New evidence from climate records of the past provides some of the strongest indications yet of a direct link between tropical warmth and higher greenhouse gas levels, say scientists at the University of California, Santa Barbara. The present steady rise in tropical temperatures due to global warming will have a major impact on global climate and could intensify destructive hurricanes like Katrina and Rita.
The new evidence linking past tropical ocean temperatures to levels of atmospheric greenhouse gases is published in this weeks Science Express, the on-line publication of the journal Science. The authors are Martin Medina-Elizalde, graduate student in the Department of Earth Science and the Interdepartmental Program in Marine Science at UC Santa Barbara, and David Lea, professor in UCSBs Department of Earth Science and the Marine Science Institute.
The link between increased atmospheric greenhouse gas and global temperatures underlies the theory of global warming, explained the authors. This link can be established by computer climate models or modern observations. Another way to study the link is through paleoclimate observations where past climate is reconstructed through natural archives. This latest study is based on such paleoclimate observations; the scientists analyzed the chemical composition of fossil plankton shells from a deep sea core in the equatorial Pacific.
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In a recent publication in the renowned journal Optica, scientists of Leibniz-Institute of Photonic Technology (Leibniz IPHT) in Jena showed that they can accurately control the optical properties of liquid-core fiber lasers and therefore their spectral band width by temperature and pressure tuning.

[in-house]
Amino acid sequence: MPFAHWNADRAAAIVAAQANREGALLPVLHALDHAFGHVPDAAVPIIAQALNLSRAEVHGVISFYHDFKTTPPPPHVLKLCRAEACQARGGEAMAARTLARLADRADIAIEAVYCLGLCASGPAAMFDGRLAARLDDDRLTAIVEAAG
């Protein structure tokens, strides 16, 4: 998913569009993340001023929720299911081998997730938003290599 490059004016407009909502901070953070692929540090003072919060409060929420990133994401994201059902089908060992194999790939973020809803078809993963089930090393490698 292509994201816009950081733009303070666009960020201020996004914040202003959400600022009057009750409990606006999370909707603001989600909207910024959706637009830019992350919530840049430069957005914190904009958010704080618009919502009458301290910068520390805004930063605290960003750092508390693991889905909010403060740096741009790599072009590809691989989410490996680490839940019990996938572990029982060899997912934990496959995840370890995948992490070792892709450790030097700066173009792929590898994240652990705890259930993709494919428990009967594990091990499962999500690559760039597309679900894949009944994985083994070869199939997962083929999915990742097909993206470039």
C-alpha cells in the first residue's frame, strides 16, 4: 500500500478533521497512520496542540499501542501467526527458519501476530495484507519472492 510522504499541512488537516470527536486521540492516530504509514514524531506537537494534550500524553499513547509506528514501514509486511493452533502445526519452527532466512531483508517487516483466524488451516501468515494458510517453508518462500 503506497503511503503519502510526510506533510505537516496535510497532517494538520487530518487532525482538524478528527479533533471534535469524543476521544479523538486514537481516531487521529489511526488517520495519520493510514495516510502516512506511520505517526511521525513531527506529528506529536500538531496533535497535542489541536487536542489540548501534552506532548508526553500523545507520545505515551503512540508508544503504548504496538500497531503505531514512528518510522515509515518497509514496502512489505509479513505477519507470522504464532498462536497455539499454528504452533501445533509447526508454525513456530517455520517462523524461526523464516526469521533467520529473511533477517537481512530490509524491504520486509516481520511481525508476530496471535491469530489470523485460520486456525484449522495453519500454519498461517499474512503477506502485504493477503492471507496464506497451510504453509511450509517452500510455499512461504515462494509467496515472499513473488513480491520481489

Already last year, the researchers provided experimental proof of a new dynamic of hybrid solitons– temporally and spectrally stationary light waves resulting...
Scientists from the University of Freiburg and the University of Basel identified a master regulator for bone regeneration. Prasad Shastri, Professor of...
Moving into its fourth decade, AchemAsia is setting out for new horizons: The International Expo and Innovation Forum for Sustainable Chemical Production will take place from 21-23 May 2019 in Shanghai, China. With an updated event profile, the eleventh edition focusses on topics that are especially relevant for the Chinese process industry, putting a strong emphasis on sustainability and innovation.
Founded in 1989 as a spin-off of ACHEMA to cater to the needs of China’s then developing industry, AchemAsia has since grown into a platform where the latest...
The BMBF-funded OWICELLS project was successfully completed with a final presentation at the BMW plant in Munich. The presentation demonstrated a Li-Fi communication with a mobile robot, while the robot carried out usual production processes (welding, moving and testing parts) in a 5x5m² production cell. The robust, optical wireless transmission is based on spatial diversity; in other words, data is sent and received simultaneously by several LEDs and several photodiodes. The system can transmit data at more than 100 Mbit/s and five milliseconds latency.
Modern production technologies in the automobile industry must become more flexible in order to fulfil individual customer requirements.
An international team of scientists has discovered a new way to transfer image information through multimodal fibers with almost no distortion - even if the fiber is bent. The results of the study, to which scientist from the Leibniz-Institute of Photonic Technology Jena (Leibniz IPHT) contributed, were published on 6thJune in the highly-cited journal Physical Review Letters.
Endoscopes allow doctors to see into a patient’s body like through a keyhole. Typically, the images are transmitted via a bundle of several hundreds of optical...
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